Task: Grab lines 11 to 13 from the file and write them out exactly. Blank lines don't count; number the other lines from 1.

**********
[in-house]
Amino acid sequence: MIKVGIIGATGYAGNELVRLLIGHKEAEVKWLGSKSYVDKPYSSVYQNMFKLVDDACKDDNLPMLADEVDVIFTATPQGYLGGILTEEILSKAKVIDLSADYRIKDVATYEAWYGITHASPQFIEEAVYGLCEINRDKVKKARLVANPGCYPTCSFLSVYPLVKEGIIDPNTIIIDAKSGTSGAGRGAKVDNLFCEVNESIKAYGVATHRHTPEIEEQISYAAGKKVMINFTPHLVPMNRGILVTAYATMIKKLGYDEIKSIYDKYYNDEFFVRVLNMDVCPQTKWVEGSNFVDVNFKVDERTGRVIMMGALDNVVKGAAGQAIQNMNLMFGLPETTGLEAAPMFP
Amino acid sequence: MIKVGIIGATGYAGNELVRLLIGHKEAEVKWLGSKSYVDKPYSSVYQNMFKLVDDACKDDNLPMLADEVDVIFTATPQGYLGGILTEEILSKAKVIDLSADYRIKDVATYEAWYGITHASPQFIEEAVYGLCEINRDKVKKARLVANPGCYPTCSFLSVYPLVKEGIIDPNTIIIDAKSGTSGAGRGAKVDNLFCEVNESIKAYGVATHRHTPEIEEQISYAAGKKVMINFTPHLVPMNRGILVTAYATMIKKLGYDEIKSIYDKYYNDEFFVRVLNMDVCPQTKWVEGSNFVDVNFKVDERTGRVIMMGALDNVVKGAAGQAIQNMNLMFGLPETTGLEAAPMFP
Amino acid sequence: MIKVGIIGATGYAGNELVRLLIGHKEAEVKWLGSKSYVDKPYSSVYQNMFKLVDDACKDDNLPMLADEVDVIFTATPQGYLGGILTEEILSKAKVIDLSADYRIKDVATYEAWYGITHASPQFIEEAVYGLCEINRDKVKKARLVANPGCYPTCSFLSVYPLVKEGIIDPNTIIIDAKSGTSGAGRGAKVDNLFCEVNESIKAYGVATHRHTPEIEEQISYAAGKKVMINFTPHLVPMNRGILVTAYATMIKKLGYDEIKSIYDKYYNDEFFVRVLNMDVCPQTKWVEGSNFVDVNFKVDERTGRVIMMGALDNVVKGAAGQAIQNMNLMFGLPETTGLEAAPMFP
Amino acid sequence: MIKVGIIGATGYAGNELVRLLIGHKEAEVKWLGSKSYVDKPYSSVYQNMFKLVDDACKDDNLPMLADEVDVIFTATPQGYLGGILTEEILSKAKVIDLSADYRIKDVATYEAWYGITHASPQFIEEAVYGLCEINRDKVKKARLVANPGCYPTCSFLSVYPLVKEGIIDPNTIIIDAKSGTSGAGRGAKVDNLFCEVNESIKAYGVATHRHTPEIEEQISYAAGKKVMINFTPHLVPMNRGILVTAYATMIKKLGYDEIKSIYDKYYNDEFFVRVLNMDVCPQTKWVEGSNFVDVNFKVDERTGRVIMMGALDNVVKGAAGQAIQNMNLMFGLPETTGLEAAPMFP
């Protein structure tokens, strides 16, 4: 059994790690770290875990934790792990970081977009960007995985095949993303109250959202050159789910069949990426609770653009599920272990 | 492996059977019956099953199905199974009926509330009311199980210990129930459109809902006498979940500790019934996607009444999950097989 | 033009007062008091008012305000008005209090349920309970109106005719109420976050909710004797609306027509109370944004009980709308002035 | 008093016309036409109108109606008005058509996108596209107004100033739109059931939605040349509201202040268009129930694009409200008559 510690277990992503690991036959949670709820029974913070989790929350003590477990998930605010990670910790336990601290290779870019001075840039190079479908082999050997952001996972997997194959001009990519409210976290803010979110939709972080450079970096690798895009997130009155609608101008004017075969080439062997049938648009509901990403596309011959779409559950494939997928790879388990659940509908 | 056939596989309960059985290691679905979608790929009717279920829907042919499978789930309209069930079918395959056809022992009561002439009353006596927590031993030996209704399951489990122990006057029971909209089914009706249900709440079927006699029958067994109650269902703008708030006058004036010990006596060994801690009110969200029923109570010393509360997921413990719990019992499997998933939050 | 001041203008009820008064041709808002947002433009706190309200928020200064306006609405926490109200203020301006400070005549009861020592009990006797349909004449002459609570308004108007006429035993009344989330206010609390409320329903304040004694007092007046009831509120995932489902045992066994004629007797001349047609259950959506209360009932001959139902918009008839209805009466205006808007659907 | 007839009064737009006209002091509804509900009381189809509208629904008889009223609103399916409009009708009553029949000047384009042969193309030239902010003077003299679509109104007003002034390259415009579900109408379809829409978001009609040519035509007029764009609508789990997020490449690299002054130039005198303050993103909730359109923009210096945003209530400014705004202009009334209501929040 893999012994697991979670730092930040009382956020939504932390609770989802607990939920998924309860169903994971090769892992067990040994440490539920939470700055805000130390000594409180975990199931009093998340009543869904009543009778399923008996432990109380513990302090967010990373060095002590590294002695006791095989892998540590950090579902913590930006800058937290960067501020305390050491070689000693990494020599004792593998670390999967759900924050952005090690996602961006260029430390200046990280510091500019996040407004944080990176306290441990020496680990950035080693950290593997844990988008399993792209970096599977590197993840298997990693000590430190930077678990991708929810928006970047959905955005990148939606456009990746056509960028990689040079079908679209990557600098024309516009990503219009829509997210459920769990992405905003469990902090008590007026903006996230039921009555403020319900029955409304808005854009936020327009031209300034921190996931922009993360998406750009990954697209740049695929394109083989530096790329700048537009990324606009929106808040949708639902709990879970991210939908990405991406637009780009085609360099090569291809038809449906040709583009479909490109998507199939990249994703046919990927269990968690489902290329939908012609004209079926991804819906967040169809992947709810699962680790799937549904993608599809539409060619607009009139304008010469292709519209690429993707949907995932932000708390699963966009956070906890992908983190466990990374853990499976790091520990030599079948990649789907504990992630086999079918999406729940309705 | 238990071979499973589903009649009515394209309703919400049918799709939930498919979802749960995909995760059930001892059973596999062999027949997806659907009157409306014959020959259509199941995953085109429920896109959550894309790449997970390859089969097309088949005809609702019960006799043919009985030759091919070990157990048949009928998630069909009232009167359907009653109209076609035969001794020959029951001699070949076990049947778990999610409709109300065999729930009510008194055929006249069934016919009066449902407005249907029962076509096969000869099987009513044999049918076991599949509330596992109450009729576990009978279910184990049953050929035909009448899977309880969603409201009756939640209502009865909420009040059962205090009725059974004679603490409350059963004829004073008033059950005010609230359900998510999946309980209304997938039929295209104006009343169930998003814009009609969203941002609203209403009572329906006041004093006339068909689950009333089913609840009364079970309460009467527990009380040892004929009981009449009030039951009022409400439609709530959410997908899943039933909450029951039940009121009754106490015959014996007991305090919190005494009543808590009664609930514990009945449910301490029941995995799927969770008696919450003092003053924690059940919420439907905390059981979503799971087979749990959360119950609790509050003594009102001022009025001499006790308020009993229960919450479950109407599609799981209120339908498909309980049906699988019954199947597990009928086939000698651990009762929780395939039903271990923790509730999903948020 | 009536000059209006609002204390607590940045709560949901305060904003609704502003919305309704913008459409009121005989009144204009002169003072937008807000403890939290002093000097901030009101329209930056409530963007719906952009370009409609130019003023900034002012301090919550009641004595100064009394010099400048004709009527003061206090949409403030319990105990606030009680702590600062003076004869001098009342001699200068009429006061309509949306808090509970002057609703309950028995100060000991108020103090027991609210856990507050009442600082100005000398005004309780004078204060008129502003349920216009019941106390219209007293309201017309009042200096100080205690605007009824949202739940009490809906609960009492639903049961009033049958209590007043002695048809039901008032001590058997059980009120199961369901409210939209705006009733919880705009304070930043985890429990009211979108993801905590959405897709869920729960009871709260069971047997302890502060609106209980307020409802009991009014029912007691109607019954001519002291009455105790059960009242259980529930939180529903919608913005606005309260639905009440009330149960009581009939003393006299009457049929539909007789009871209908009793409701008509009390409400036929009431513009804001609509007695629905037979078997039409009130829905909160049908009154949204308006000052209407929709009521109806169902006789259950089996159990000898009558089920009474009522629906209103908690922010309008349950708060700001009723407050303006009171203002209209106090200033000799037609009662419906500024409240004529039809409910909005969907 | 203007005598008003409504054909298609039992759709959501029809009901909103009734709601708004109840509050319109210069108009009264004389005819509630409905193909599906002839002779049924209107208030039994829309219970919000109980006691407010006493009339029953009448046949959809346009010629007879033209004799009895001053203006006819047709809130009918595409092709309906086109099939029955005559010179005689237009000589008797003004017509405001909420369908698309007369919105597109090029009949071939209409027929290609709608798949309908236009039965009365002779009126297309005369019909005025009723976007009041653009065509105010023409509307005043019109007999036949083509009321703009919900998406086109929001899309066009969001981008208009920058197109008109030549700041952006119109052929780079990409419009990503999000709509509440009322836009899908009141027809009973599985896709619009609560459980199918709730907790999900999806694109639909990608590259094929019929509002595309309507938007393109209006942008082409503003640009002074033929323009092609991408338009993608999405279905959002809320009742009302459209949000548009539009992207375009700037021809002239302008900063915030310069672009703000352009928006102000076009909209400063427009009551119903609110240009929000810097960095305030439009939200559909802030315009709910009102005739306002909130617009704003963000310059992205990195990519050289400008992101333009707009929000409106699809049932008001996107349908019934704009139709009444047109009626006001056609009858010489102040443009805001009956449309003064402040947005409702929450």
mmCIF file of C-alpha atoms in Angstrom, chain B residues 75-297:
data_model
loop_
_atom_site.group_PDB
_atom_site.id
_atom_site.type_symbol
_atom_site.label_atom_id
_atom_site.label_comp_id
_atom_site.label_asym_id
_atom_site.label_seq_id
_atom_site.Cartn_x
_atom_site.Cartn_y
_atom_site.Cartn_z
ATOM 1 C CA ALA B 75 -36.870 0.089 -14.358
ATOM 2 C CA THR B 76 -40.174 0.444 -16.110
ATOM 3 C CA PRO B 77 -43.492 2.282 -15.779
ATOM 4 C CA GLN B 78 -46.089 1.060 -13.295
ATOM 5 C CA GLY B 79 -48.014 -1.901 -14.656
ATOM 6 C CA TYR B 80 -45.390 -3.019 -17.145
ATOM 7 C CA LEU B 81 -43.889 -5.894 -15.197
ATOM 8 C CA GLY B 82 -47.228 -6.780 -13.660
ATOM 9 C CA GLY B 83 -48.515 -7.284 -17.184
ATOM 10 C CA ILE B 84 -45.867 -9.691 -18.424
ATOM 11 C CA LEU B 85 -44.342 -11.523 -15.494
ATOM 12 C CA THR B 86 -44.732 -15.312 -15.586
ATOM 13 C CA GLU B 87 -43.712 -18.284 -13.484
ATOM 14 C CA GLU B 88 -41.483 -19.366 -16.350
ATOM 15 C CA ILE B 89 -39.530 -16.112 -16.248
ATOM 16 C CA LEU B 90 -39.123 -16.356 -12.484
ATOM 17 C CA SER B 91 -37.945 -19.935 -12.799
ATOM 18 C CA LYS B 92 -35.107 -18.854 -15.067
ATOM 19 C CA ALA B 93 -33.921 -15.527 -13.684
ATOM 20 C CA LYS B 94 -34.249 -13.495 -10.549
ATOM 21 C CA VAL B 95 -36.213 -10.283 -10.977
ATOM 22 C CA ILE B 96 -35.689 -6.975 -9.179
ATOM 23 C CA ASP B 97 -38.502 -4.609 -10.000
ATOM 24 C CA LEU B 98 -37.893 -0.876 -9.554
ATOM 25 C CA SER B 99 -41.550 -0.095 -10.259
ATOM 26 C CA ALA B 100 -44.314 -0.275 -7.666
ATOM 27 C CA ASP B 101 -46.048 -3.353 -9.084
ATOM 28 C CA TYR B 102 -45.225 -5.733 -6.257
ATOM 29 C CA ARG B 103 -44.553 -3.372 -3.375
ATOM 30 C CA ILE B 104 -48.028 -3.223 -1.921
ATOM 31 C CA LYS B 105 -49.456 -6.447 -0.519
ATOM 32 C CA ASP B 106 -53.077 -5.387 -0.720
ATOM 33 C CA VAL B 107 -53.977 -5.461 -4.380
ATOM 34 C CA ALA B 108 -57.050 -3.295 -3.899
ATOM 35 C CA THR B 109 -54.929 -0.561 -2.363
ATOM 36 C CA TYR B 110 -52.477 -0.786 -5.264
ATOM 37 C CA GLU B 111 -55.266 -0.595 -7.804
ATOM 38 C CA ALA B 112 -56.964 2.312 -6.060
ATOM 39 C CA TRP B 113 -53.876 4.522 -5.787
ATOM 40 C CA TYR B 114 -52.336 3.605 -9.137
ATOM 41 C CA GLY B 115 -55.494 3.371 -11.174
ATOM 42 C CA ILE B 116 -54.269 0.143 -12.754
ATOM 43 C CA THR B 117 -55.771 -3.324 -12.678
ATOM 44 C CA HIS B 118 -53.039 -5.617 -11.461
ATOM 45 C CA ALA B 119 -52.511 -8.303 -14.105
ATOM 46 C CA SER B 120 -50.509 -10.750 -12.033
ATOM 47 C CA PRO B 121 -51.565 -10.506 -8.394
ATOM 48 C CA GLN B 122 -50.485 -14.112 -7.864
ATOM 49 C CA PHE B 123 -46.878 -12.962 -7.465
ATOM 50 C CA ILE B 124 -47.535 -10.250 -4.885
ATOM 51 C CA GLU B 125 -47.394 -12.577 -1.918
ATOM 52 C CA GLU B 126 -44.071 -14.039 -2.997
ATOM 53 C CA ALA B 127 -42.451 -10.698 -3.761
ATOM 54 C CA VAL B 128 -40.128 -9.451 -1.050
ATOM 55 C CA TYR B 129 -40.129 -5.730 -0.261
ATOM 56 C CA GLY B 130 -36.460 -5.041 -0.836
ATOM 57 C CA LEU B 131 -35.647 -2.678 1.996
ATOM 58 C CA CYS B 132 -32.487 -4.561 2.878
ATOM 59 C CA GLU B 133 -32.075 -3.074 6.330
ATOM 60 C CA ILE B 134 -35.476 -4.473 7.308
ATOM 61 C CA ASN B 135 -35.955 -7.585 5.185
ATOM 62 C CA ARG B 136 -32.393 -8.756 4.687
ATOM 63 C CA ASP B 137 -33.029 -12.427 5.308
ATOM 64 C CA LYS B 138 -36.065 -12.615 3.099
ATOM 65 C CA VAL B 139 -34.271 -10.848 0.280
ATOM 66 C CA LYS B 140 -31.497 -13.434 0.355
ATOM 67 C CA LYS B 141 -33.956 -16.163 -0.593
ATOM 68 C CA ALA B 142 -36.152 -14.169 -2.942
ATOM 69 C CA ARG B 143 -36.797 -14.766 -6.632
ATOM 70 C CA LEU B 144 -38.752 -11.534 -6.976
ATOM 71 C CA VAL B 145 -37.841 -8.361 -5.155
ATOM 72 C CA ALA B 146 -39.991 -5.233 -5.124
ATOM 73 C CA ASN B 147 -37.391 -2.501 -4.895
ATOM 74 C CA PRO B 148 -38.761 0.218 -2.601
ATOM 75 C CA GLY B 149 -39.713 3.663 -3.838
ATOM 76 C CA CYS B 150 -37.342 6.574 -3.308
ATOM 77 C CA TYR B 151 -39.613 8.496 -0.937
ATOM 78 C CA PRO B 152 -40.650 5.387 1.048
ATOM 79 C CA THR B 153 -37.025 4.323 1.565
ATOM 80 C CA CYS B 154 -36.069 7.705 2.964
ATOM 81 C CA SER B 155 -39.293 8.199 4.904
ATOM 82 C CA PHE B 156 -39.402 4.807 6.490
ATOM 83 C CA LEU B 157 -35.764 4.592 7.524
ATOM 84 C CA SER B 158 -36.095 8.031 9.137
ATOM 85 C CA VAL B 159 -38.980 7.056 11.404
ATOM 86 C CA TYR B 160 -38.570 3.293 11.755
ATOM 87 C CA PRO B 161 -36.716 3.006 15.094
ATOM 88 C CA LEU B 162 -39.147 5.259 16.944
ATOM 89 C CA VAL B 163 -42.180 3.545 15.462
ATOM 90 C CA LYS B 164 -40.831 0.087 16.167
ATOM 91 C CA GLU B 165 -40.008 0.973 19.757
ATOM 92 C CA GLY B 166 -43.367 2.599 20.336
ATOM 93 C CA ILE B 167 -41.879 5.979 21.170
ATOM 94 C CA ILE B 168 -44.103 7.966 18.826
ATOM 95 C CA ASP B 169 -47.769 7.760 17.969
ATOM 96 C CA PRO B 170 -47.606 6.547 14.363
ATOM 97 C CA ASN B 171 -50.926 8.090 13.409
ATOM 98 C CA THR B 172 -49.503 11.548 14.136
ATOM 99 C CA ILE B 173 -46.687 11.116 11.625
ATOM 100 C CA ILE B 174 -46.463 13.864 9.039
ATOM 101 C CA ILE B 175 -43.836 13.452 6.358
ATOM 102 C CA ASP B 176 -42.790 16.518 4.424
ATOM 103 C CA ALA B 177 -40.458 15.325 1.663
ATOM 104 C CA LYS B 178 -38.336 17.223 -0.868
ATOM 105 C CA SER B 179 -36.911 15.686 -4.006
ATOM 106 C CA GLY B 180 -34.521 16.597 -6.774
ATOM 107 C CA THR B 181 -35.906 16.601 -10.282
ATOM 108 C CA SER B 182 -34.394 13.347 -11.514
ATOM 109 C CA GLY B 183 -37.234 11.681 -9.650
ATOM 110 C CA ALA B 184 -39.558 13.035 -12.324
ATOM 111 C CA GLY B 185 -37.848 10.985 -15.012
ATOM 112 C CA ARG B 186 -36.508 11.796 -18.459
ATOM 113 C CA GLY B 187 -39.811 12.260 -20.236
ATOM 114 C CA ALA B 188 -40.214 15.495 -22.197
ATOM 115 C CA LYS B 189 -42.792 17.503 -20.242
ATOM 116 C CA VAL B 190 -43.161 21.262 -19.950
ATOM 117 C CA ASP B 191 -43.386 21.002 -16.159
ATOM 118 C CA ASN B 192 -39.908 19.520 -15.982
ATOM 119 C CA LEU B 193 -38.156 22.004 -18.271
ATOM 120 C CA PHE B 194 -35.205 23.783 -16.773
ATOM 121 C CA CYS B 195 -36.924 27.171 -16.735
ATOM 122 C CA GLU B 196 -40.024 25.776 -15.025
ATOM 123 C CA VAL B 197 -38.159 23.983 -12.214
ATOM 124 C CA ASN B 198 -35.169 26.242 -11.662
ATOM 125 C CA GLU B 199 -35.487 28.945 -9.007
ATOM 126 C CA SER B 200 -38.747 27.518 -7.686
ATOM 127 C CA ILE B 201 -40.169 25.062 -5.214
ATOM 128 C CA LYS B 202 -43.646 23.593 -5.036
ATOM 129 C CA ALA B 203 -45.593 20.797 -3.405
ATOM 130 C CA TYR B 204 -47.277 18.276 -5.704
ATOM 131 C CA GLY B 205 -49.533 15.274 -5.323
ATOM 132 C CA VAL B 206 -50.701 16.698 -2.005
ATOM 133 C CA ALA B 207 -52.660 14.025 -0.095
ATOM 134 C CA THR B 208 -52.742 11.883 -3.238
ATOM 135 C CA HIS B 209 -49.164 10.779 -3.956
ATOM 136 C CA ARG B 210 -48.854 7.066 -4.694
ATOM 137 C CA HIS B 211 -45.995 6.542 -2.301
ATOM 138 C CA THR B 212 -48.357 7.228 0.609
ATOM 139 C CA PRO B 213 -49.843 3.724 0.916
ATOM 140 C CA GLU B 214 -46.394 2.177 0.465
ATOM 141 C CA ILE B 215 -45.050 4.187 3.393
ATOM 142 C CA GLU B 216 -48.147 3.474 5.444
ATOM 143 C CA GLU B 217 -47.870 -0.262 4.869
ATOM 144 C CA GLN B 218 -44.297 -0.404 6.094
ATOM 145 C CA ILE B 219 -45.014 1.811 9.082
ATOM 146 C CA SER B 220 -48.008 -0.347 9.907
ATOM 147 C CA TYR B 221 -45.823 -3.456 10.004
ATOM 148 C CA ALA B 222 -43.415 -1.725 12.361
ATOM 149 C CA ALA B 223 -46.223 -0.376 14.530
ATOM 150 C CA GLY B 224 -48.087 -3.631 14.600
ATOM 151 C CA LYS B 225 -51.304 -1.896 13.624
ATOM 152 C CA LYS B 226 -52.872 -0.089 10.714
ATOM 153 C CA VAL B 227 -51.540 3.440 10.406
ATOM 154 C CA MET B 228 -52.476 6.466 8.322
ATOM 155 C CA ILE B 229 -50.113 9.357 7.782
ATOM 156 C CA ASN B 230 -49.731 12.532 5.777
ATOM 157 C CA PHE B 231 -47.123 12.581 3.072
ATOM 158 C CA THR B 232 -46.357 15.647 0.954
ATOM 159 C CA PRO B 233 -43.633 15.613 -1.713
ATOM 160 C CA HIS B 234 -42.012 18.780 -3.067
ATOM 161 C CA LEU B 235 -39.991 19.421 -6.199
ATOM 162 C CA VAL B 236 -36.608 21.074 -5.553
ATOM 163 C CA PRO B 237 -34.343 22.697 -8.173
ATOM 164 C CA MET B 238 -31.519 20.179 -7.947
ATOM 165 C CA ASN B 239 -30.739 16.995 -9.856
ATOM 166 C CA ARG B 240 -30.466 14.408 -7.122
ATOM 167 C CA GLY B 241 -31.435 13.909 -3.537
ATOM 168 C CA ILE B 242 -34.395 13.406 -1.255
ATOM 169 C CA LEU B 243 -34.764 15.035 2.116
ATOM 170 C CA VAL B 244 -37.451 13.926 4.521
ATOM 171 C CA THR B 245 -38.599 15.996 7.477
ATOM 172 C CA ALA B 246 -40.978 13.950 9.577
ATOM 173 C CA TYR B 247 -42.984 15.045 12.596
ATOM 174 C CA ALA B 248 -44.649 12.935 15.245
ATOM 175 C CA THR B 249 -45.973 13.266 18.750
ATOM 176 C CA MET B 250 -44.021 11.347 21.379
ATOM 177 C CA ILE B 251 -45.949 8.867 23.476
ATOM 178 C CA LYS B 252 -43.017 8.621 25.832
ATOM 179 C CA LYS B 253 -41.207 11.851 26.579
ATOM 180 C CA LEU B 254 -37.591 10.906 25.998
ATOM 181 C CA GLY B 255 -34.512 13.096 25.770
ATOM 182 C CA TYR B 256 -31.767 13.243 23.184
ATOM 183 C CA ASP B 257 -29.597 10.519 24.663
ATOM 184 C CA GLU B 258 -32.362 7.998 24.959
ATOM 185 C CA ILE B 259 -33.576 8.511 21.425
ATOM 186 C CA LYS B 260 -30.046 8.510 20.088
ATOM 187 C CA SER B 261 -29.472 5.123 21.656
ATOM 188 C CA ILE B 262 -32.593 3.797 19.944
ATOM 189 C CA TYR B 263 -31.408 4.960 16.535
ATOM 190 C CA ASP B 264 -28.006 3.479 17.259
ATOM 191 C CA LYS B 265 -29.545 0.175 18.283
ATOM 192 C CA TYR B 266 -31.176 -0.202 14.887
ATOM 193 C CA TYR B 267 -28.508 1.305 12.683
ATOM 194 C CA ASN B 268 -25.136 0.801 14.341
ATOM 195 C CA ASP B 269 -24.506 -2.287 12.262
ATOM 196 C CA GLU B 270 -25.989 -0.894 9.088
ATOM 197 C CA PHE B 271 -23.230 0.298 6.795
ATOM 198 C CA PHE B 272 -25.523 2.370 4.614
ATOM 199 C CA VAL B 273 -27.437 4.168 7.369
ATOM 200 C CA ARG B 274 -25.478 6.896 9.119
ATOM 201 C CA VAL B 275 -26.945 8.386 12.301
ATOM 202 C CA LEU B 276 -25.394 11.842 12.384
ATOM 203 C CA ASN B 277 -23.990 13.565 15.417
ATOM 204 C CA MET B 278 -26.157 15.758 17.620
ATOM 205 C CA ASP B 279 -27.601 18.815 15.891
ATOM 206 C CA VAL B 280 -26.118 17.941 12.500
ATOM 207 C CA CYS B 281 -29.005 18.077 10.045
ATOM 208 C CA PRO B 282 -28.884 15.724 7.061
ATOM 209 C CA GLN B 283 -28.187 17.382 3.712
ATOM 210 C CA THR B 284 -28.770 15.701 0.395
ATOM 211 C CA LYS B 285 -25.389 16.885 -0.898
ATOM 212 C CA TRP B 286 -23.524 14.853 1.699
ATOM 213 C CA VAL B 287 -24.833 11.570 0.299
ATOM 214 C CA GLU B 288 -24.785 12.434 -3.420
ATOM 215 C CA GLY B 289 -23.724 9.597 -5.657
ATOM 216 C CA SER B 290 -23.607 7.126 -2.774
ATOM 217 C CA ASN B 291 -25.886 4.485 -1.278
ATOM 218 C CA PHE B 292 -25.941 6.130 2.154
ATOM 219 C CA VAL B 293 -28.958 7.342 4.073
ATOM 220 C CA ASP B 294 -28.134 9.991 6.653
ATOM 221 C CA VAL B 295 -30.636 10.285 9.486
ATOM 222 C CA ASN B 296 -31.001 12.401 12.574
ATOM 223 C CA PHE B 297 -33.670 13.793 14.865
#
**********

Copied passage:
_atom_site.id
_atom_site.type_symbol
_atom_site.label_atom_id